I always knew I would like Grasslands National Park, from the first time I read about it when it was created, in some magazine that I subscribed to. I remember the article saying that we, as a country, had preserved many beautiful places – like Banff and Jasper, but had neglected what some folks would call “mundane” or “boring”. Then someone wonderful realized that there wasn’t much natural, untouched prairie left, and it is such an important part of Canadian history and heritage, that it should be preserved. Thus Grasslands National Park, one of the few remaining stretches of undisturbed dry mixed-grass/shortgrass prairie grasslands. I love the prairies – the skies that go on forever, the teaming wildlife – raptors circling over prey, the coyotes howling at night, just all of it. So I was going to enjoy my planned two days at Grasslands (I thought it would be nice to see, but not much to do).
I arrived very grumpy (sorry, park staff!). I had a flat tire and had to get two new tires in Minnedosa, which meant a delay and an expensive overnight. My windshield got hit by a big rock and now had a bulls eye crack. The last bit of road was gravel, and newly put down, and my little car was very skittish. The new campground (just opened) was very uncomfortable looking – totally gravel which is great for the RVs that were there, but very uncomfortable for me in a tent. The very patient park warden (is that the right word?) let me set up my tent in the overflow area, on grass (yay).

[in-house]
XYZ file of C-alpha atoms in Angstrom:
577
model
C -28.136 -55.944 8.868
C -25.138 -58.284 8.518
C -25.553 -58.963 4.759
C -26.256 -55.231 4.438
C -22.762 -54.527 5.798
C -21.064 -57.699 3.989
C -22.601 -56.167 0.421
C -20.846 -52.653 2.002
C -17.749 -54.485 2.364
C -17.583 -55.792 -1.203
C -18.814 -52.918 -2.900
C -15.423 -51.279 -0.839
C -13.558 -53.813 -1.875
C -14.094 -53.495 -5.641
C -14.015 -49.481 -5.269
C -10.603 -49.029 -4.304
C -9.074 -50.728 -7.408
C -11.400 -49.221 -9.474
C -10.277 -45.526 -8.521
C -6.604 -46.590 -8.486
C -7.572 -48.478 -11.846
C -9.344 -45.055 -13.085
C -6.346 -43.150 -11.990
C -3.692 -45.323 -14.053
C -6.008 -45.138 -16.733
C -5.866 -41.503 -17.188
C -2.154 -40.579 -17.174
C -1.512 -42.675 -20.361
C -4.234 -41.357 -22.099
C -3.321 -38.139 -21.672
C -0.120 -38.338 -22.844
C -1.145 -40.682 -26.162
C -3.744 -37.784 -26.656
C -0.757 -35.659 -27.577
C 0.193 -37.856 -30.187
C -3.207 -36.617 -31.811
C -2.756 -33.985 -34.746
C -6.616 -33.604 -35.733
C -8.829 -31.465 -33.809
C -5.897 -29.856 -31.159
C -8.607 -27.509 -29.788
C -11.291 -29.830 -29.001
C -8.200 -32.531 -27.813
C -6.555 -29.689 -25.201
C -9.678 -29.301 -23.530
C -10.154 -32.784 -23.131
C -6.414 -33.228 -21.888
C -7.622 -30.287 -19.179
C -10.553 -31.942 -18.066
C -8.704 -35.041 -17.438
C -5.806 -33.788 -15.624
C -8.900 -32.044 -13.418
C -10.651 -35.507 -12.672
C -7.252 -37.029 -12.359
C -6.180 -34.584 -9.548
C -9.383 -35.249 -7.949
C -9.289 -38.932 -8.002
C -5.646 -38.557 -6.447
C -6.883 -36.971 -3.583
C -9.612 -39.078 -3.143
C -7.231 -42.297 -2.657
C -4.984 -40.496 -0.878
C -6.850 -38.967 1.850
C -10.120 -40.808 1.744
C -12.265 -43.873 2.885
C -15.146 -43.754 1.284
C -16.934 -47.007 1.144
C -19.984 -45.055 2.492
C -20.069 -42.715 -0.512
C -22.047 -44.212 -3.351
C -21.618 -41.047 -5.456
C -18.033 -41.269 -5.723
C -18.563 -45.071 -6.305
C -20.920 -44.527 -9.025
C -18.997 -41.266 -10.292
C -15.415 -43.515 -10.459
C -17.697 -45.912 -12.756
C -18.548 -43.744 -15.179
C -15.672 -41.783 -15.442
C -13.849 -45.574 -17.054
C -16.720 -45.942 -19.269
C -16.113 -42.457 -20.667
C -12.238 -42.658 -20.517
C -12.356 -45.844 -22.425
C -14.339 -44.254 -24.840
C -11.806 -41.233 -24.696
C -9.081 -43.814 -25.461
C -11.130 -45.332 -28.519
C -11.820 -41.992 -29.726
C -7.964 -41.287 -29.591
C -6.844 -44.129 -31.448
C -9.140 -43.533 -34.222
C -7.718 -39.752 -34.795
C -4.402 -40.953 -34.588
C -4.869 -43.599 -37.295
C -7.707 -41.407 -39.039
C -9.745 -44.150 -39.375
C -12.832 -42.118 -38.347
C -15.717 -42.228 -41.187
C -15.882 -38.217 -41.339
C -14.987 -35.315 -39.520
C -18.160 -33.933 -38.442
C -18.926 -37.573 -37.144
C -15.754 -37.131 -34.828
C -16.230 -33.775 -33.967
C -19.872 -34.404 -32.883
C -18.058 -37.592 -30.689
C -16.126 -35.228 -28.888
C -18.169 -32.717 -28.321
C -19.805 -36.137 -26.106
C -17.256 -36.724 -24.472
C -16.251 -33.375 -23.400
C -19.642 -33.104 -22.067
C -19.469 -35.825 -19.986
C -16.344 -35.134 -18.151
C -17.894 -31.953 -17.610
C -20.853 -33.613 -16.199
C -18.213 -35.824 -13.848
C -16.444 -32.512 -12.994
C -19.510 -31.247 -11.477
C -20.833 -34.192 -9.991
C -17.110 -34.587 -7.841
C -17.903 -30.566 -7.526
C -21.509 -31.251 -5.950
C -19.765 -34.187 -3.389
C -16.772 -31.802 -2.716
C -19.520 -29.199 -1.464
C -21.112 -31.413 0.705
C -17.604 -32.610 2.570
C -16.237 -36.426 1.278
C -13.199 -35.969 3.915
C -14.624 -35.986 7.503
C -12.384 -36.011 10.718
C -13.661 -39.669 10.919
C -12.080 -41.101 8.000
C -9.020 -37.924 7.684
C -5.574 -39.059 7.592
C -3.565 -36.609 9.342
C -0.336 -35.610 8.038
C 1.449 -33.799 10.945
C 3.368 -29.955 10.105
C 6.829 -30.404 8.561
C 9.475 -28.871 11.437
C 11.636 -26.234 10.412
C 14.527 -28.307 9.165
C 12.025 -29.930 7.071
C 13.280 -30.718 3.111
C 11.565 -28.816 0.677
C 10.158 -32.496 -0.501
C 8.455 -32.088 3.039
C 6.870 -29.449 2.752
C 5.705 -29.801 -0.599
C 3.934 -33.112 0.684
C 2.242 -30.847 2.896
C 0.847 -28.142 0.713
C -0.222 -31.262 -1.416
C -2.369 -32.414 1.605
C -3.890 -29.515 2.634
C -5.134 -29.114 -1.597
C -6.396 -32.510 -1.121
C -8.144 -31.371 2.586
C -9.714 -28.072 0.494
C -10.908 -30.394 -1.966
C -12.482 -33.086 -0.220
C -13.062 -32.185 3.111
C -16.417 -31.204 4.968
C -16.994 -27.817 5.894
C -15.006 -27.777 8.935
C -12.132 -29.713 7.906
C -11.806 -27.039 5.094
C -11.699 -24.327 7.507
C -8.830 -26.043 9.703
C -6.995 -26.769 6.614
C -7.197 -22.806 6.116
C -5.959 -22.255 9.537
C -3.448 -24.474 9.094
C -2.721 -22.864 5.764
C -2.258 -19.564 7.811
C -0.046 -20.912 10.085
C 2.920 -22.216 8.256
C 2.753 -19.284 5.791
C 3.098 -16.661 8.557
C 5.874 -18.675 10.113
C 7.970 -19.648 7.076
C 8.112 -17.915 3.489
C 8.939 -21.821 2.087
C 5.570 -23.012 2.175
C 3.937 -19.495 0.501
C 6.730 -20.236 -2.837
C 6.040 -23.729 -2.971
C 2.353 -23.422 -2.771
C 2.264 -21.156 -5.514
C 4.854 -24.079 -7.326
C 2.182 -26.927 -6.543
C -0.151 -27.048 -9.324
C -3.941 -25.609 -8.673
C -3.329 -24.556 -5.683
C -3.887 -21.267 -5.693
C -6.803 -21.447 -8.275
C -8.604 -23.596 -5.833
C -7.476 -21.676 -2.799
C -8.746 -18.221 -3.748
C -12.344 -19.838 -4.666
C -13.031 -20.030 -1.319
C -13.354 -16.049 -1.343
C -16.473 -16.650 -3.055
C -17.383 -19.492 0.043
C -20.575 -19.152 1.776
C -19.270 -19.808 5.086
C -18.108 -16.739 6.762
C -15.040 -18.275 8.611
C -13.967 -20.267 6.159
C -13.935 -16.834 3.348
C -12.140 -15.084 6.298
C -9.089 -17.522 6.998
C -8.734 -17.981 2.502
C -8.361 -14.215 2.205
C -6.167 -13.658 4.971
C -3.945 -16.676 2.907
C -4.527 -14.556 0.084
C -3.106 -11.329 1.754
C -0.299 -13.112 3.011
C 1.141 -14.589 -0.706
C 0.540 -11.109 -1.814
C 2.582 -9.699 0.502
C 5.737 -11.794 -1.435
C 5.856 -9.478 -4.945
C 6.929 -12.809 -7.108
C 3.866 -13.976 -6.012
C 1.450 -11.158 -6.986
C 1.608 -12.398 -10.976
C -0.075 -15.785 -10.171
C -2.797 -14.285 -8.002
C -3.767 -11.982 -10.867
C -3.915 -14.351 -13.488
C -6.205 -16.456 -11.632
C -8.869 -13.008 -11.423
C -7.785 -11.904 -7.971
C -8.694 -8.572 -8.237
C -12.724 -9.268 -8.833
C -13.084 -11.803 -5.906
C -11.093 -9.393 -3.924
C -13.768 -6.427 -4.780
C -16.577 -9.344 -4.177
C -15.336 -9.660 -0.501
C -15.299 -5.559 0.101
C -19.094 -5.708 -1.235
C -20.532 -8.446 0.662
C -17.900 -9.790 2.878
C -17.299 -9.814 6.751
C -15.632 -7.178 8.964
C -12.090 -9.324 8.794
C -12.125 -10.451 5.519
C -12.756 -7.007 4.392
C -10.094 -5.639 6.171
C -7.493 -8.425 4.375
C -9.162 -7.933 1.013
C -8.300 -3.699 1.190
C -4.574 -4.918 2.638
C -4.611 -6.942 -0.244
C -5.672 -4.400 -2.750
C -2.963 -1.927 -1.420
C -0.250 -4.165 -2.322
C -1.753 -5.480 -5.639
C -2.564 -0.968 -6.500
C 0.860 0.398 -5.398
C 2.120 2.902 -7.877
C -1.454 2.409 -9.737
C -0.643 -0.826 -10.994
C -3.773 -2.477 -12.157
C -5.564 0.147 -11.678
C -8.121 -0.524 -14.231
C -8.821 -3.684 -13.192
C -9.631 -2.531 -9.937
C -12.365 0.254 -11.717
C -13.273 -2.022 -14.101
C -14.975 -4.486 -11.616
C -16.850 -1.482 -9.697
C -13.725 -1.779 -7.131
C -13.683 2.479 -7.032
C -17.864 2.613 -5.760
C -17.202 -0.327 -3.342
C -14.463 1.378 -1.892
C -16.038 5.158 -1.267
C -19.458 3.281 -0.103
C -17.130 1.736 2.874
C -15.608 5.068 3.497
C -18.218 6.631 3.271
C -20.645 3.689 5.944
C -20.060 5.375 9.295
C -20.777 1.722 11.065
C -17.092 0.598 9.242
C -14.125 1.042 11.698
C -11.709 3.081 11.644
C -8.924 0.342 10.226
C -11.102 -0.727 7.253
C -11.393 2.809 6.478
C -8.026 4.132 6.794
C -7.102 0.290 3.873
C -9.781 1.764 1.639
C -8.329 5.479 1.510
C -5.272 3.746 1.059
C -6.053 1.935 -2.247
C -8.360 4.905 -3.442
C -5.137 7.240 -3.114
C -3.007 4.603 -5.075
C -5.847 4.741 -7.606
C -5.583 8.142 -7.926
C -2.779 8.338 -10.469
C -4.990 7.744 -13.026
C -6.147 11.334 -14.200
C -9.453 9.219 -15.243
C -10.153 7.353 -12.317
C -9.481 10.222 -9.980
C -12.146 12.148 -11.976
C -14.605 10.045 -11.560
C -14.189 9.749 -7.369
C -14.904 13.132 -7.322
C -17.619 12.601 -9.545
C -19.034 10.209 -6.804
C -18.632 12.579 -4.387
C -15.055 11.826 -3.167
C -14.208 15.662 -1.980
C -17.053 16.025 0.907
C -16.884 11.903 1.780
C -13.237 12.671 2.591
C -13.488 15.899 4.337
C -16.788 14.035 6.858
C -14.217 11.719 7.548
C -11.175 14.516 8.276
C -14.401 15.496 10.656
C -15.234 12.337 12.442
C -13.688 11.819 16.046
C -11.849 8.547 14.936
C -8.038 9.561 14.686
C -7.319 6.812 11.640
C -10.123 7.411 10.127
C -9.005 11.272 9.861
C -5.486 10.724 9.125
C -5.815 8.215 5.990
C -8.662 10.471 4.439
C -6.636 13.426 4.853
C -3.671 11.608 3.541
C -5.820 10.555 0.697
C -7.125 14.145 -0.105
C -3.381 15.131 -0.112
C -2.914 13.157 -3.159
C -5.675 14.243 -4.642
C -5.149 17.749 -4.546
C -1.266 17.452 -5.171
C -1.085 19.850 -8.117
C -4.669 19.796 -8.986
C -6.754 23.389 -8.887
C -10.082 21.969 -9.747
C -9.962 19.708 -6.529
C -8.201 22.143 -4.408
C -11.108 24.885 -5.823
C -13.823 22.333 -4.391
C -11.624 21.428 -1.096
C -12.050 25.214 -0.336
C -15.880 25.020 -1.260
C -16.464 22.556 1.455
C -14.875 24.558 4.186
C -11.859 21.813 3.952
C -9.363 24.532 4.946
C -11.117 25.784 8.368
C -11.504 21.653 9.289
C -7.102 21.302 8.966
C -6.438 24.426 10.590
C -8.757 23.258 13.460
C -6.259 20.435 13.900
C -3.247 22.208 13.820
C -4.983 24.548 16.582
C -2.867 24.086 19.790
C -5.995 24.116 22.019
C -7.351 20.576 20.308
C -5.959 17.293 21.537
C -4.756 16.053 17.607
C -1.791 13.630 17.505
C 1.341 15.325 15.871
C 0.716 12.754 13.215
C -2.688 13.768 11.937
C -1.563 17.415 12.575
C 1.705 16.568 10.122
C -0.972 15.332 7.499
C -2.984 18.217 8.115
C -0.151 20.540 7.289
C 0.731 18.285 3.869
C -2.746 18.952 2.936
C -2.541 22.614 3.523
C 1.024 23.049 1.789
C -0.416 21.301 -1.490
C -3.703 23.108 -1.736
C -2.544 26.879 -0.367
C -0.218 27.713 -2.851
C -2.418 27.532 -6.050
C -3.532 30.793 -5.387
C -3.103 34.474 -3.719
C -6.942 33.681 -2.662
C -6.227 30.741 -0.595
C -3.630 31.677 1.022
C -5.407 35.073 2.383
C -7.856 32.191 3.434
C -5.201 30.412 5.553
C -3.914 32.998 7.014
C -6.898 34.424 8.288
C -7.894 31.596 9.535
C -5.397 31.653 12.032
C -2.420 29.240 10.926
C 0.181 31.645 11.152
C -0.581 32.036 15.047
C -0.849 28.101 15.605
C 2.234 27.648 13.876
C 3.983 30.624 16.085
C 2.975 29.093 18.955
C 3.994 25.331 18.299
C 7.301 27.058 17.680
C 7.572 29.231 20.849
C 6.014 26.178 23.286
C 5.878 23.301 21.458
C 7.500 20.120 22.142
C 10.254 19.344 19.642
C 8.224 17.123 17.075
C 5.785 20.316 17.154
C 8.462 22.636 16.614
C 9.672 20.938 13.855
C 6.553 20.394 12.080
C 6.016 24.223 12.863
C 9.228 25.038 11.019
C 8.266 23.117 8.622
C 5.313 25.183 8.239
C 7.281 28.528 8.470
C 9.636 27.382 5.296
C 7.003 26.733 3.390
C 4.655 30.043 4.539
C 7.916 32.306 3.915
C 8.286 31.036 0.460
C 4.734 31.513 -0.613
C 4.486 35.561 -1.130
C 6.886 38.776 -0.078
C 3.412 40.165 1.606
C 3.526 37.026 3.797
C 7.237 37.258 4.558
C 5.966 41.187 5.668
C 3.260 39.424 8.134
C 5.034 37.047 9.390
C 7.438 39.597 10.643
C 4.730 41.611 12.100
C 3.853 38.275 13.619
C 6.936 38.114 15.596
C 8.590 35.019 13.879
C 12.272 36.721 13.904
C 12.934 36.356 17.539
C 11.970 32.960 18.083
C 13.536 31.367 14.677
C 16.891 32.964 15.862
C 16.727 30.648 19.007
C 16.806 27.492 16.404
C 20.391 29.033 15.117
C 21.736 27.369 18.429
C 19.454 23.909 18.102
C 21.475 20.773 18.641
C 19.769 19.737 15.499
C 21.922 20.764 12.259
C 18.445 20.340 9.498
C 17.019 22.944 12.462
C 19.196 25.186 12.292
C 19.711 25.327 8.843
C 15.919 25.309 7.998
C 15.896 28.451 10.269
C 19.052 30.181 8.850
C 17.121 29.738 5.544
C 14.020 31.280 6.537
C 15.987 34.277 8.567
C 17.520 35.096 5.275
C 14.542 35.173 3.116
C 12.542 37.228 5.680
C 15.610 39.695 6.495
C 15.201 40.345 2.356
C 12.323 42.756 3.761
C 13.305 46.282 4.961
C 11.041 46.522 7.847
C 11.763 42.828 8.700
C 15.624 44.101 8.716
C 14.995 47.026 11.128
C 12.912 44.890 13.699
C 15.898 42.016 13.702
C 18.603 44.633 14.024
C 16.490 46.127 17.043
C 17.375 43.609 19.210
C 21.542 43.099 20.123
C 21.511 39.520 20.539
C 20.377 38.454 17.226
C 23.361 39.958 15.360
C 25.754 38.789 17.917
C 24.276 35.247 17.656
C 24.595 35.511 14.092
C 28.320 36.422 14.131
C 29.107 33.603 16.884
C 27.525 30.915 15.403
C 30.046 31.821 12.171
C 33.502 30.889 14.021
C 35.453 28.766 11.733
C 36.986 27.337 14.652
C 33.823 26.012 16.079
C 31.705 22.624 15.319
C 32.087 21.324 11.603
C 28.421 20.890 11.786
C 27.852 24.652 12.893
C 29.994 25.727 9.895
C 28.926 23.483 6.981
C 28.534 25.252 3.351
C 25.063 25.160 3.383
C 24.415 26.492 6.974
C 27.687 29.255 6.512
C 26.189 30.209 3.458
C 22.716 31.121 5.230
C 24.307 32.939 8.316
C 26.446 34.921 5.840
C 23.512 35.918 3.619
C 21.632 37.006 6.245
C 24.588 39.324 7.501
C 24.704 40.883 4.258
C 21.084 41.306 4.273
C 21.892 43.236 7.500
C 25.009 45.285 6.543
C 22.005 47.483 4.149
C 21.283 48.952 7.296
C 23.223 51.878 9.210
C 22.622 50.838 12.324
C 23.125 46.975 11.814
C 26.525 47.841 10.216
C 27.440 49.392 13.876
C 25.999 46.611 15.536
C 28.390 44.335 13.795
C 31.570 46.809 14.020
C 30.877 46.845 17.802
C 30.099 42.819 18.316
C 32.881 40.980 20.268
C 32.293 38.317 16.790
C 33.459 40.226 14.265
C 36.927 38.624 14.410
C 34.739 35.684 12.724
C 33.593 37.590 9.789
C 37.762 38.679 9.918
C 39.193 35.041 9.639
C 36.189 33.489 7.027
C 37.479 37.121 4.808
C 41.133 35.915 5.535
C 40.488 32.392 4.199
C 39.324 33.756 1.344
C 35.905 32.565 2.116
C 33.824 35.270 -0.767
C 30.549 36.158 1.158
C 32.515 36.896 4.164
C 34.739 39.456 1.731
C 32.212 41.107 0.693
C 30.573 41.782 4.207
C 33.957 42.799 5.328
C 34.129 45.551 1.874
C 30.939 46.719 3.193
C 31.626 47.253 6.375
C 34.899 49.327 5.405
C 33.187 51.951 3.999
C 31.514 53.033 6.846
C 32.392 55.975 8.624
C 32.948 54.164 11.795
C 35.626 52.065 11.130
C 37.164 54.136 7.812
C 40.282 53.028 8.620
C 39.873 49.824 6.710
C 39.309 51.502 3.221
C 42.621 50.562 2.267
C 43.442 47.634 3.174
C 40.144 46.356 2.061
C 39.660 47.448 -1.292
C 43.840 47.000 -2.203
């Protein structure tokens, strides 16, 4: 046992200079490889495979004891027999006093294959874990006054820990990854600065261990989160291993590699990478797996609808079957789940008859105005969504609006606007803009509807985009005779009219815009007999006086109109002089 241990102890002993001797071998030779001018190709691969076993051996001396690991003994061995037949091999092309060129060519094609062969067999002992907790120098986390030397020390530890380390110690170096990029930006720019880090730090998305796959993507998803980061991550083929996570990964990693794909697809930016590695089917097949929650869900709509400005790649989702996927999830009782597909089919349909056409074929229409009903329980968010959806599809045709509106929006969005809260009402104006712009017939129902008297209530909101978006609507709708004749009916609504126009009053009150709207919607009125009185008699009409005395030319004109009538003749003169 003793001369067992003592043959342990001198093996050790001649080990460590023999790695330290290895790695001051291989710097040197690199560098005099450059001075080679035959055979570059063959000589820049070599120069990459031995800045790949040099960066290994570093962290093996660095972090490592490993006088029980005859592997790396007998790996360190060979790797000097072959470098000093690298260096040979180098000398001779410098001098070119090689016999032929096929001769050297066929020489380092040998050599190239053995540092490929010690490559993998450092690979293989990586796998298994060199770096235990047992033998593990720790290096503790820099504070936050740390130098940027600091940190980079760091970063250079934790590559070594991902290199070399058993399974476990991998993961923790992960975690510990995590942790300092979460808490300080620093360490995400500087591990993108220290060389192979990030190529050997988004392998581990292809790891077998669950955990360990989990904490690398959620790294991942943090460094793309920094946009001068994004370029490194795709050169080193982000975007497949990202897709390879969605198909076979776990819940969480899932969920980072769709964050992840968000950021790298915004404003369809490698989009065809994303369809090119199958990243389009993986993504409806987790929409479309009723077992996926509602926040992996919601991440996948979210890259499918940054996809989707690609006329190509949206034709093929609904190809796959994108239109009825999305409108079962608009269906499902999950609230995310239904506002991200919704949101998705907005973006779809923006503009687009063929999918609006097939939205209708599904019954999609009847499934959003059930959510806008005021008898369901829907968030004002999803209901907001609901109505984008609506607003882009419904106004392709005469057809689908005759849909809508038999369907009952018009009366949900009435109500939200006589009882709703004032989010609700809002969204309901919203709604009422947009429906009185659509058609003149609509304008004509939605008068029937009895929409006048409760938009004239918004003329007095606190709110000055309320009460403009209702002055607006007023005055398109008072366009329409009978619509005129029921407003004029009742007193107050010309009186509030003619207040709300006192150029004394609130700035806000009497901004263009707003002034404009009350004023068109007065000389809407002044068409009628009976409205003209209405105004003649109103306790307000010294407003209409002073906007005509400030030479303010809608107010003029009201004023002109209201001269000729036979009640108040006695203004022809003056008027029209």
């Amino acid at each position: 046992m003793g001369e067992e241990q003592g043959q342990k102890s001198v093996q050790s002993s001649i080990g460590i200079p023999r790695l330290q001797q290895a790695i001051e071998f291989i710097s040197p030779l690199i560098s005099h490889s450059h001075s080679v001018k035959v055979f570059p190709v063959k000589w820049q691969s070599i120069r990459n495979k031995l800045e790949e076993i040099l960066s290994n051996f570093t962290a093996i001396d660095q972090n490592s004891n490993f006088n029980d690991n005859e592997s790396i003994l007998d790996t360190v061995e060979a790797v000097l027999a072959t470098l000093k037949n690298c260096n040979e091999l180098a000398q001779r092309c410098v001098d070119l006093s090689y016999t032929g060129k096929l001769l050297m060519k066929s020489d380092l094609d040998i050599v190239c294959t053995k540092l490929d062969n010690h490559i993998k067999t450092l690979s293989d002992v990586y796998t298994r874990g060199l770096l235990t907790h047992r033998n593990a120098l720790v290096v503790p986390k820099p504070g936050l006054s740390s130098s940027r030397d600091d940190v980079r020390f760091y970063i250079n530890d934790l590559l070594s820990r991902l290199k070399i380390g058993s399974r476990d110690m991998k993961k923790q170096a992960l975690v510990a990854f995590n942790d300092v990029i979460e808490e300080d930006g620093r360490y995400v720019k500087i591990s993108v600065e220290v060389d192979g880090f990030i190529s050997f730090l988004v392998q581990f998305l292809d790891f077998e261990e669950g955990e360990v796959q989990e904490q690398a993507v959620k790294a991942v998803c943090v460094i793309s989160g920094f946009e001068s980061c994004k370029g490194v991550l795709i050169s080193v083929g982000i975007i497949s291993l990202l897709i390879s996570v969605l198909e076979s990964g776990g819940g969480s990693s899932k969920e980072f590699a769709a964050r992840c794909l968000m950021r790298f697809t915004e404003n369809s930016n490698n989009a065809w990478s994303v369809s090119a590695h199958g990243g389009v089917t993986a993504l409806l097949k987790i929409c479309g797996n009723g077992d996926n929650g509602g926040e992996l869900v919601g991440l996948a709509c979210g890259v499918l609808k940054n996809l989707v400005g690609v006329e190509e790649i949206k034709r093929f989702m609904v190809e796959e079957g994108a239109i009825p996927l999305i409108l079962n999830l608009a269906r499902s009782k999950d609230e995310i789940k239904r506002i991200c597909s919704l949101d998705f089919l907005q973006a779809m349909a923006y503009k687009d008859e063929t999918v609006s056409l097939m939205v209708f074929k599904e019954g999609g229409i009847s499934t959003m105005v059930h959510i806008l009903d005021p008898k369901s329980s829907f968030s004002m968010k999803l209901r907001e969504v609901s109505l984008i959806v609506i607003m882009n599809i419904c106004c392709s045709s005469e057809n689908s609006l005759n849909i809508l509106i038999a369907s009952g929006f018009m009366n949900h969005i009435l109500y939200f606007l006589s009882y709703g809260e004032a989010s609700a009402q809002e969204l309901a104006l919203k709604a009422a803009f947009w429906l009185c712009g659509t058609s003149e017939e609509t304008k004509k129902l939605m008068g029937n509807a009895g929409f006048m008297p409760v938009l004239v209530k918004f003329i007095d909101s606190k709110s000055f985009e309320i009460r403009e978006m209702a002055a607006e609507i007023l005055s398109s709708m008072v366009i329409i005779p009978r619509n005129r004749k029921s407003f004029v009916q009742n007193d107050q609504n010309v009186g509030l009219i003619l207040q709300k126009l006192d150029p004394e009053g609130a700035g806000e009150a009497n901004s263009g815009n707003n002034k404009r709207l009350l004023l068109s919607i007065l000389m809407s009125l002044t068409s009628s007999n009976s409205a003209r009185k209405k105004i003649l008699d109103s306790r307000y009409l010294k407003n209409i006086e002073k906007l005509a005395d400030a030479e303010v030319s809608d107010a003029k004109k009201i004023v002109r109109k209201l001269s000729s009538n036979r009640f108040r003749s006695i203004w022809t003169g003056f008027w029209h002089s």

I LOVE THIS PARK – I ended up staying 5 days! I helped in a Citizen Science paleontology project for a day, I saw the badlands, I just walked on the prairies – picking a direction and walking that way for over an hour, then turning around and walking back. I thought about what it would have been like to live on this land before all the people came, or what it would have been like to be in the early wagon trains – not hard to imagine because the land is still the same, and there aren’t any people around.
As a side note, I asked a scientist what defines “badlands”, expecting some kind of biogeoclimatic answer, but the answer was that the early settlers called these lands terres mauvaise (literally bad lands) because the land was bad to bring a wagon through. How prosaic.
I was there for the Badlands Blast, which is a special annual event at the park. It ends Fossil Fever week, and is a combination of a celebration of the recent fossil finds and the early settlers. There were about 250 people there, probably only 50 of them campers – the rest were locals. It felt like we were welcomed into their celebration, the food and the singing and the dancing. A good time was had by all.
I’ll be back!